Newspaper headlines: Election scenarios and baby reaction
With the main parties seeking to secure a decisive advantage in the general election campaign, the papers look at how the next few days, weeks or even months, will pan out.
The Daily Telegraph reports that the Conservatives have a list of 23 target seats, disclosed for the first time, on which strategists are focusing their efforts in the final days before Thursday's vote.
Most of these, the Telegraph says, are held by the Liberal Democrats with just one of them, Halifax, in Labour hands.
The paper says the plan requires David Cameron to hold Tory constituencies amid growing Labour optimism that they will drive out the governing party in some areas.
All three of the major party leaders will on Monday begin a frenetic final few days of campaigning, says the Telegraph.
The paper also reports that Mr Cameron and Nick Clegg appeared to begin public negotiations over the terms of a future coalition after the Lib Dem leader suggested he is open to an EU referendum and to ending subsidies for onshore wind turbines.
The Financial Times seems to back this up, saying that Mr Cameron and Mr Clegg are preparing for talks on a new Conservative/Lib Dem coalition within hours of the election.
Conservative former Chancellor Kenneth Clarke warns in the Guardian that there would be little point in having a re-run of the election in a few months' time should there be an inconclusive result.
The Guardian says the intervention came as Mr Cameron's supporters prepared to face down the Tory right amid fears that internal critics will try to unseat the prime minister if he fails to achieve a decisive victory over Ed Miliband.
The Times focuses on Mr Miliband's chances of becoming prime minister in the case of Labour not having the most seats.
The paper says he has been warned by senior party figures that he must "win the right to govern", with one unnamed frontbencher suggesting he should resign if he finishes as few as 12 seats behind Mr Cameron.
The Times says Labour is facing a tough fight against the Tories in marginal seats in England and the threat of "wipeout" against the SNP in Scotland.
In a leading article, the Times says the campaign is approaching a thrilling and fateful climax because the race is too close to call.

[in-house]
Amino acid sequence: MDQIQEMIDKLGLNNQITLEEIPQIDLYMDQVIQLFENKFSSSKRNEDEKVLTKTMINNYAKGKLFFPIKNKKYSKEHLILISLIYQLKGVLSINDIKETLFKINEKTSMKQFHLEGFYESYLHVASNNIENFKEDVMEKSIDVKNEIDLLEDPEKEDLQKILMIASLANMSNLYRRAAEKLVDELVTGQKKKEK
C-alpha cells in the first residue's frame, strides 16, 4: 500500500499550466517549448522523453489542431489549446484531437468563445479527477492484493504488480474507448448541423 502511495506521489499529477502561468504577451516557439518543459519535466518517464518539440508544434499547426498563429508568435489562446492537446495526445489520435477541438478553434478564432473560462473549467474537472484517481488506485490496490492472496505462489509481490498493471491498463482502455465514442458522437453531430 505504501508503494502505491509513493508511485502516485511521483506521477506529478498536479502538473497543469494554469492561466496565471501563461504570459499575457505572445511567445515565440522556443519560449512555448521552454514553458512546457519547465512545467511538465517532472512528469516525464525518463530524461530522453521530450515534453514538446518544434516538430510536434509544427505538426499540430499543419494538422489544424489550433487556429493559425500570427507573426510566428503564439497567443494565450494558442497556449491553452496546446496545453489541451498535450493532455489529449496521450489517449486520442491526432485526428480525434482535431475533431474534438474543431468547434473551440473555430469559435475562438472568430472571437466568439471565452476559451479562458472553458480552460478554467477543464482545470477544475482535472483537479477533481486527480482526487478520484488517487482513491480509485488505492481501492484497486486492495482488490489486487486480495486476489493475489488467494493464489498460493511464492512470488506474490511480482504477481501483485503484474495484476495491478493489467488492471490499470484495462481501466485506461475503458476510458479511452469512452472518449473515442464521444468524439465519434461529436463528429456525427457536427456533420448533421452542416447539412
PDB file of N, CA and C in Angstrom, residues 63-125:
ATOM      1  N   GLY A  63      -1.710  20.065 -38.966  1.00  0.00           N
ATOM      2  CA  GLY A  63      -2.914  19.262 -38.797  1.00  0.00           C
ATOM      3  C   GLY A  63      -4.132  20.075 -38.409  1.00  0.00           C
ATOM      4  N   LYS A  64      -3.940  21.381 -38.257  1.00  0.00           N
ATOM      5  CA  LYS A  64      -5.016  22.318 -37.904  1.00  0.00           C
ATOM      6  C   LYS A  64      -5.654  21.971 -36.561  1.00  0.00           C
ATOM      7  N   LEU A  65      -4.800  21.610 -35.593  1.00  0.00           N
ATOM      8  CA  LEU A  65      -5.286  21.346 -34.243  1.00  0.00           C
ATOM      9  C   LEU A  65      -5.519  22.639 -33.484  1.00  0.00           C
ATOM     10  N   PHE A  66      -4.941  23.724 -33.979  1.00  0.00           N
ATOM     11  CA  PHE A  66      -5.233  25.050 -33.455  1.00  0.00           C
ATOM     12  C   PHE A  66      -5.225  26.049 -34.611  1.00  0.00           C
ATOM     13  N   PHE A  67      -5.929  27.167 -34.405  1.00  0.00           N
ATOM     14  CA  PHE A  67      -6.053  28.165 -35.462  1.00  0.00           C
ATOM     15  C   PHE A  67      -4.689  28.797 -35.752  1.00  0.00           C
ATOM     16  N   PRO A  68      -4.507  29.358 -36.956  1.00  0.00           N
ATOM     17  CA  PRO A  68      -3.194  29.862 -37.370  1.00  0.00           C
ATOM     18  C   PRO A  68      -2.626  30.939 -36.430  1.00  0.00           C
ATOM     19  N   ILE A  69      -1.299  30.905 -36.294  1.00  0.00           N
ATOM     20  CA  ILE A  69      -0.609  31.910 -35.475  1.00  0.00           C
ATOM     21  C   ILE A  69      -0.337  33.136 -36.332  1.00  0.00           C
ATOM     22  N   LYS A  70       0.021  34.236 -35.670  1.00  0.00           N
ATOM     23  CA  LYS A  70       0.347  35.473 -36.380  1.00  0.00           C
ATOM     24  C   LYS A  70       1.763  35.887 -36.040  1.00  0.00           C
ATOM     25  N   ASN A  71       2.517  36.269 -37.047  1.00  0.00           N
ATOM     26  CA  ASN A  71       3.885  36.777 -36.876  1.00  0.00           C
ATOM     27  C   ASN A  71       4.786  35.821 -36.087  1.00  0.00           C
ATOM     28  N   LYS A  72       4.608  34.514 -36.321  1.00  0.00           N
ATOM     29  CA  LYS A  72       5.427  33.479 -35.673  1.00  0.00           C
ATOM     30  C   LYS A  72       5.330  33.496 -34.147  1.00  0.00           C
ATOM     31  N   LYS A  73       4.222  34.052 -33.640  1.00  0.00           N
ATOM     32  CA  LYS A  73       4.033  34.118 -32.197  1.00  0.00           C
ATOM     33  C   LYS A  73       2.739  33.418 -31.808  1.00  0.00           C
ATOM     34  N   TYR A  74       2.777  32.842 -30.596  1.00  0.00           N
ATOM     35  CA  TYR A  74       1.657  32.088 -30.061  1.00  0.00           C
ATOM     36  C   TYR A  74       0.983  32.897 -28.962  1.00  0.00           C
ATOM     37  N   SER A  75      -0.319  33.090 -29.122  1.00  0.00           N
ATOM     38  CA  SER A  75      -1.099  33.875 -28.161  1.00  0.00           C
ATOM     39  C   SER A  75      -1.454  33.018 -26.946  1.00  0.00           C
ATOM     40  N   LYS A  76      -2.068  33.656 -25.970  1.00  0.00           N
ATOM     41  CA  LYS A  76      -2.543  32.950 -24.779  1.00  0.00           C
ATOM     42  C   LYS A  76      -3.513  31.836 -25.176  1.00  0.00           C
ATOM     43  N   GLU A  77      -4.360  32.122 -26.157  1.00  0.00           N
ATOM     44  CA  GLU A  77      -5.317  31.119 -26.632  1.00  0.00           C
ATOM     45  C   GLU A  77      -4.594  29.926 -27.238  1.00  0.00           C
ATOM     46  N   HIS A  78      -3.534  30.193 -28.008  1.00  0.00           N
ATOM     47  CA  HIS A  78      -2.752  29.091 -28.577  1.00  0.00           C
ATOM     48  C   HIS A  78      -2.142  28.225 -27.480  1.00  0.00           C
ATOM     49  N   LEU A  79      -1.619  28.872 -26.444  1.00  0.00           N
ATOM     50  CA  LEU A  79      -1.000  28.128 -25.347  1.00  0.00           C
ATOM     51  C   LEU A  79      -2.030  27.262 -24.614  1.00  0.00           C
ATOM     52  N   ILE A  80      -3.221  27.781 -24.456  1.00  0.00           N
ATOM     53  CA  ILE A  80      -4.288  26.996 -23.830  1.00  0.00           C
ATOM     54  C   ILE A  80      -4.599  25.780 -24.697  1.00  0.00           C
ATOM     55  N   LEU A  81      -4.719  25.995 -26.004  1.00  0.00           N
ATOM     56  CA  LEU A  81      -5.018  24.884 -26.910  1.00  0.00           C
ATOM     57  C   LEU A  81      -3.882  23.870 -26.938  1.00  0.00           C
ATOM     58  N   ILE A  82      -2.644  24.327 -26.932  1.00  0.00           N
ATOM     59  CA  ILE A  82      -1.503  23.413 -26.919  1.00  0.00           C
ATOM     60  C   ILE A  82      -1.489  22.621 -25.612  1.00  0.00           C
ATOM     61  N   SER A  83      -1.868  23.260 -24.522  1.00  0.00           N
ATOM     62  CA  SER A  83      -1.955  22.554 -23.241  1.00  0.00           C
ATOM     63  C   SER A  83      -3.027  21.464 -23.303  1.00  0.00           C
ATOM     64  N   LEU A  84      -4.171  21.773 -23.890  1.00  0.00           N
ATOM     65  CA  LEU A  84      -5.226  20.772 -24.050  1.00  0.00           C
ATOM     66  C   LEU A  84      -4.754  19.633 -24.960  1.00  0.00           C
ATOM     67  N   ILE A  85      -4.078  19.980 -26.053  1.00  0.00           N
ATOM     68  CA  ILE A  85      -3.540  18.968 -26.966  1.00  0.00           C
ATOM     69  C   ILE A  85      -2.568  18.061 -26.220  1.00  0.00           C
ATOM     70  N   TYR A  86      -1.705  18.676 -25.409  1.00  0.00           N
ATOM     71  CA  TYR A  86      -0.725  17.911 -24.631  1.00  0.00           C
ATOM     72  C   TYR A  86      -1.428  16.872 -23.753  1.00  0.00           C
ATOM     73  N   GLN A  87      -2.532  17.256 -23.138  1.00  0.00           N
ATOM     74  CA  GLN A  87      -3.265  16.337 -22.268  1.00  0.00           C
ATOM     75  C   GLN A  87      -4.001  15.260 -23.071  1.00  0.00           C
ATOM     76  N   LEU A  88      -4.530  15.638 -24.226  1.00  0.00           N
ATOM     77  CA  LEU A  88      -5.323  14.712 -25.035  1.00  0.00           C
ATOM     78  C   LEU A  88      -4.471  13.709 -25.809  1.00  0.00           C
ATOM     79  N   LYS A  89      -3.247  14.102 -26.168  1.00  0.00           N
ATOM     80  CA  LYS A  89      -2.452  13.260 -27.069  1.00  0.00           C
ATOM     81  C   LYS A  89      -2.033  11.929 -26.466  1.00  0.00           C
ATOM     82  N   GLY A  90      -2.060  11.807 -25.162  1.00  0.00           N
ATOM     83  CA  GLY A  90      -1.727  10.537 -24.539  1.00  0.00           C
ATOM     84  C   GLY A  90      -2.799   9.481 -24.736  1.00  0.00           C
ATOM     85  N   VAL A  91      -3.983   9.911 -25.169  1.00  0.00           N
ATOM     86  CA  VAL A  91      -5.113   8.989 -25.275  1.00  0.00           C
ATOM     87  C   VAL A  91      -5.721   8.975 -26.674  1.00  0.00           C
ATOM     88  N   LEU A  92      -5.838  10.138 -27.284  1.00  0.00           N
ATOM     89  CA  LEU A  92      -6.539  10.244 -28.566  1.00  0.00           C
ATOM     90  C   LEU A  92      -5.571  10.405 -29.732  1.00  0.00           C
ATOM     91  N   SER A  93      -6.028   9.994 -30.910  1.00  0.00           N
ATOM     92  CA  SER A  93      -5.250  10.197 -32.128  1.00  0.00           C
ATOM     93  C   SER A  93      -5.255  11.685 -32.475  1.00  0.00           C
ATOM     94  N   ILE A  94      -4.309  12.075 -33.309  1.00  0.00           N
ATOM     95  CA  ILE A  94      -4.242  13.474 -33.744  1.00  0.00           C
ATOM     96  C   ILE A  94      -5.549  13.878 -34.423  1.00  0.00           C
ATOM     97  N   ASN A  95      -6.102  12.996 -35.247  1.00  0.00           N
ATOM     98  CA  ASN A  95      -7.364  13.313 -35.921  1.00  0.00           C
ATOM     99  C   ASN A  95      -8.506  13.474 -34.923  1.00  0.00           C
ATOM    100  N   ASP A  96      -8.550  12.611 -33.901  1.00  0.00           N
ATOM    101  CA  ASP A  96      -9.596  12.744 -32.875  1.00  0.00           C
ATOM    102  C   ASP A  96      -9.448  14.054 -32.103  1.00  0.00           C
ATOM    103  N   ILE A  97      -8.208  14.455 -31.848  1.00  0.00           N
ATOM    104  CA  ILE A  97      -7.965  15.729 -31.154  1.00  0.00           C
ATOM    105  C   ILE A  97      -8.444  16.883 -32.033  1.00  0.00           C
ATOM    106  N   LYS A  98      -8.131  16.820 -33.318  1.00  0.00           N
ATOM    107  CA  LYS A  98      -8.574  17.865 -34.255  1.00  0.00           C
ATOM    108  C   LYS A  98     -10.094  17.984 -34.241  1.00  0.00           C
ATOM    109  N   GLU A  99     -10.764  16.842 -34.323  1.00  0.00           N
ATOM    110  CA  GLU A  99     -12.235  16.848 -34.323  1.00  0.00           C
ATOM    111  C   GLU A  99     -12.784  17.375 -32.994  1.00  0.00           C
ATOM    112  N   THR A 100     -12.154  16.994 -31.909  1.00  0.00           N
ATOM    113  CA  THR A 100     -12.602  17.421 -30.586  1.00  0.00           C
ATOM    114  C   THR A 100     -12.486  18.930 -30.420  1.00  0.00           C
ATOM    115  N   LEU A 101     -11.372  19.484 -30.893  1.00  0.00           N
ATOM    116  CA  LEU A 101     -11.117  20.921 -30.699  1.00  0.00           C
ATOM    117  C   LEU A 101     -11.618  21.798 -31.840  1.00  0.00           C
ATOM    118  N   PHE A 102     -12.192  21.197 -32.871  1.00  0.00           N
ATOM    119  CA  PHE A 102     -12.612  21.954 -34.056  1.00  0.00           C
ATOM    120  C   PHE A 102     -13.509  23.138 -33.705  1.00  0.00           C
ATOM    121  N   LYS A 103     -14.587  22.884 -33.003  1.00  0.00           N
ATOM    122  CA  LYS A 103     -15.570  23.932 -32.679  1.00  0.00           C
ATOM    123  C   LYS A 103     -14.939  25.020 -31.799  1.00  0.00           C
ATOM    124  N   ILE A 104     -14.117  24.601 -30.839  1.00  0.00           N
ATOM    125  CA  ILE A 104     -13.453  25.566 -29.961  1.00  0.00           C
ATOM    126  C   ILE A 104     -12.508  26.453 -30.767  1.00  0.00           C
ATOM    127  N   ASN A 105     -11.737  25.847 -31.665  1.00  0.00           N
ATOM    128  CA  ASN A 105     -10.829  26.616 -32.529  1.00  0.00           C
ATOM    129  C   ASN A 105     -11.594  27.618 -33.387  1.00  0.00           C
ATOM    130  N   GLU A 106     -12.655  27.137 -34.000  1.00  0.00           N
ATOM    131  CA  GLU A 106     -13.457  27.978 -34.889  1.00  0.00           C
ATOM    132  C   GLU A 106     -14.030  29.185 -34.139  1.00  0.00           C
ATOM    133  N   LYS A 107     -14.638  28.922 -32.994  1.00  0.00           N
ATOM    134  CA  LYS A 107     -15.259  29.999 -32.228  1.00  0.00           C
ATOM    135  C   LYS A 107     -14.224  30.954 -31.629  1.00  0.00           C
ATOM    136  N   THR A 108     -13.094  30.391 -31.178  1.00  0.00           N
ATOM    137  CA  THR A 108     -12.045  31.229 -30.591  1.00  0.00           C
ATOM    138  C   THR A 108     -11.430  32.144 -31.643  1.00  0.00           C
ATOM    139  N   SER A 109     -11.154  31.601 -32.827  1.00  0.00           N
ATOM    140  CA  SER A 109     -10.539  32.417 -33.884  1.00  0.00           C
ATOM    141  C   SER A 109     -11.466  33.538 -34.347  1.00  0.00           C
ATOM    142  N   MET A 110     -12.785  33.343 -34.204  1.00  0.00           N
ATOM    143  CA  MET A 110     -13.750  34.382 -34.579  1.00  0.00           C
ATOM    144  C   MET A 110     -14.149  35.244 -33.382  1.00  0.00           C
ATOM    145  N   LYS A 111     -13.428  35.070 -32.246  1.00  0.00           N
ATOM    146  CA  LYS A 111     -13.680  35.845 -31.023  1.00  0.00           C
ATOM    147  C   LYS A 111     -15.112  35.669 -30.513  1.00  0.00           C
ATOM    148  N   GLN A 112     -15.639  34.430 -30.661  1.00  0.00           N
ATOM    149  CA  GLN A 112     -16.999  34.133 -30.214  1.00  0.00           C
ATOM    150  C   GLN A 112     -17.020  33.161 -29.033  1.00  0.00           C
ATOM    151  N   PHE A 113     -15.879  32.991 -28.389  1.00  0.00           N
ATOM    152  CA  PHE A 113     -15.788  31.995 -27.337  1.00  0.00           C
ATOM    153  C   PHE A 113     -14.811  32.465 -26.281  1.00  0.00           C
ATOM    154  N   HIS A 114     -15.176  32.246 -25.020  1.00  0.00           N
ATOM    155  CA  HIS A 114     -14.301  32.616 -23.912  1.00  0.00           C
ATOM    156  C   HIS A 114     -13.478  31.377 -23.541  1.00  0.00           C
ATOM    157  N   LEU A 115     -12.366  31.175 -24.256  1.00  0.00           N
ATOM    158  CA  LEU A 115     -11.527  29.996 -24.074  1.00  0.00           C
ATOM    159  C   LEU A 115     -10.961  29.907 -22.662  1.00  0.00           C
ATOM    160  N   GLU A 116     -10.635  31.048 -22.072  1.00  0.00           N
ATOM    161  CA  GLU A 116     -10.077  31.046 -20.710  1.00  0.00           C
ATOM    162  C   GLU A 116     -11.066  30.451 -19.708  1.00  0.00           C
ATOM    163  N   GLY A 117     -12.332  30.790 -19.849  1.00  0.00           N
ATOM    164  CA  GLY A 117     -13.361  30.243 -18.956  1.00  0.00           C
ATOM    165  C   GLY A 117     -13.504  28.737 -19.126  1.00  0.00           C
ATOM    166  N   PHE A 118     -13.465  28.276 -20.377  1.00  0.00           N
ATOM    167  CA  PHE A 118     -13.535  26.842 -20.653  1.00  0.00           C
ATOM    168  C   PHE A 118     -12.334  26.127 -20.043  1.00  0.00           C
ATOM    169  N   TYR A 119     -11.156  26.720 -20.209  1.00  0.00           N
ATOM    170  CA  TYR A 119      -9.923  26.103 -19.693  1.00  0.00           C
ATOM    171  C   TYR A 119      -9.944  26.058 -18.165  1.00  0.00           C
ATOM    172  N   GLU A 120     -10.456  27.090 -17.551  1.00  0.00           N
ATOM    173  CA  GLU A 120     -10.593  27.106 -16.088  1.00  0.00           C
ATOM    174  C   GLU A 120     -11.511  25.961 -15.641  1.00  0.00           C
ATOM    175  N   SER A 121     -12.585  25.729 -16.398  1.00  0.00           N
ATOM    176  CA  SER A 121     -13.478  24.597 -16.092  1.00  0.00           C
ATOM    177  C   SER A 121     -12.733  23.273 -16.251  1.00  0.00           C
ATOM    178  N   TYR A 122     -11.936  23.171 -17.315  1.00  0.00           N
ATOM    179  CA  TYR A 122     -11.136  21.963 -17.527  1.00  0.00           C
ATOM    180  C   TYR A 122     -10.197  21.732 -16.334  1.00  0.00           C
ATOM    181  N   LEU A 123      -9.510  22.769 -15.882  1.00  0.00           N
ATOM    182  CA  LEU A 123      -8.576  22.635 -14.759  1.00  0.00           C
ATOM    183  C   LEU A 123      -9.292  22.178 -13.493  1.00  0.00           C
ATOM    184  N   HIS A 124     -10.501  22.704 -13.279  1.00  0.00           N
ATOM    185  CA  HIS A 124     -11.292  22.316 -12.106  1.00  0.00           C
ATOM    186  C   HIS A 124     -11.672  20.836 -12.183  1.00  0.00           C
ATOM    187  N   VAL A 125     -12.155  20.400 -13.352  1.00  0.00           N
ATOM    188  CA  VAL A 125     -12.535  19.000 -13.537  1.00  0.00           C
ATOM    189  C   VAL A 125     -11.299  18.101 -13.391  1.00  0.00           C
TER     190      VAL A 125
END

The Telegraph says all the indications are that neither of the two major parties will win outright.
"What is most noticeable about this election is the high number of undecided voters so late in the campaign, with one in four still to make up their mind," it says.
"True, the complex mosaic of multi-party politics and the expansion of postal voting means that even a big late swing might not guarantee victory. But it is still all to play for."
The Guardian's Patrick Wintour writes that, as they crawl towards the finish line, the three biggest parties are desperate to convince a sceptical public of their credibility.
The papers chip away at Ed Miliband's large tablet of stone containing Labour's election pledges, which he says he would have erected in the back garden of Number 10 should he get elected, with many making the obvious Biblical link to Moses.
"In several thousand years' time, an archaeologist will uncover a 2.6 metre piece of stone that had been lying buried for hundreds of years," writes John Crace in the Guardian.
"Scholars will spend just as long thereafter trying to interpret its meaning. Was it the centre of a hitherto unknown civilisation based around the sun god Ed?
"Will future transport ministers pledge billions of pounds of public money to build an underpass to protect this national monument?
"In one of the tightest elections in 50 years, which looks set to be won by the party leader the public mistrusts the least, Ed Miliband has just raised the stupidity bar still higher."
The Times reports that the deputy leader of Westminster Council warned that Mr Miliband could struggle to obtain planning permission to erect the tablet at Downing Street.
The Times adds: "The Labour leader was mocked after unveiling the 8ft 6in limestone plinth with his six key promises 'set in stone'.